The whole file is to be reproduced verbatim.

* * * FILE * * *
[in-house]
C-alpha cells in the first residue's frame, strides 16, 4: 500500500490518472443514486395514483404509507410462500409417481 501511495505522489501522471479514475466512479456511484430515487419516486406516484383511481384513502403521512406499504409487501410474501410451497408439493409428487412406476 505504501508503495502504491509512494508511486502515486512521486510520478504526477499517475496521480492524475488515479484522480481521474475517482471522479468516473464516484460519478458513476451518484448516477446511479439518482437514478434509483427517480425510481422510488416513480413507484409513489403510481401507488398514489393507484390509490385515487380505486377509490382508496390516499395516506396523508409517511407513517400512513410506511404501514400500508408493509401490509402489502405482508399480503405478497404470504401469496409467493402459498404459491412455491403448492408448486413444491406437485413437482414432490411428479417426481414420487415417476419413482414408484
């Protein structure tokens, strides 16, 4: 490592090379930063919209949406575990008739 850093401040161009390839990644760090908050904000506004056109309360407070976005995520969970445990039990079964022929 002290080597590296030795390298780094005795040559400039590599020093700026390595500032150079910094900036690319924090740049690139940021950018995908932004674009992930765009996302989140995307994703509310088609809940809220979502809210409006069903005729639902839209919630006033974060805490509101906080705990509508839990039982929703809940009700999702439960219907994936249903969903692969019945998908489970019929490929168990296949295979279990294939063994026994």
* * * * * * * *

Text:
[in-house]
C-alpha cells in the first residue's frame, strides 16, 4: 500500500490518472443514486395514483404509507410462500409417481 501511495505522489501522471479514475466512479456511484430515487419516486406516484383511481384513502403521512406499504409487501410474501410451497408439493409428487412406476 505504501508503495502504491509512494508511486502515486512521486510520478504526477499517475496521480492524475488515479484522480481521474475517482471522479468516473464516484460519478458513476451518484448516477446511479439518482437514478434509483427517480425510481422510488416513480413507484409513489403510481401507488398514489393507484390509490385515487380505486377509490382508496390516499395516506396523508409517511407513517400512513410506511404501514400500508408493509401490509402489502405482508399480503405478497404470504401469496409467493402459498404459491412455491403448492408448486413444491406437485413437482414432490411428479417426481414420487415417476419413482414408484
């Protein structure tokens, strides 16, 4: 490592090379930063919209949406575990008739 850093401040161009390839990644760090908050904000506004056109309360407070976005995520969970445990039990079964022929 002290080597590296030795390298780094005795040559400039590599020093700026390595500032150079910094900036690319924090740049690139940021950018995908932004674009992930765009996302989140995307994703509310088609809940809220979502809210409006069903005729639902839209919630006033974060805490509101906080705990509508839990039982929703809940009700999702439960219907994936249903969903692969019945998908489970019929490929168990296949295979279990294939063994026994």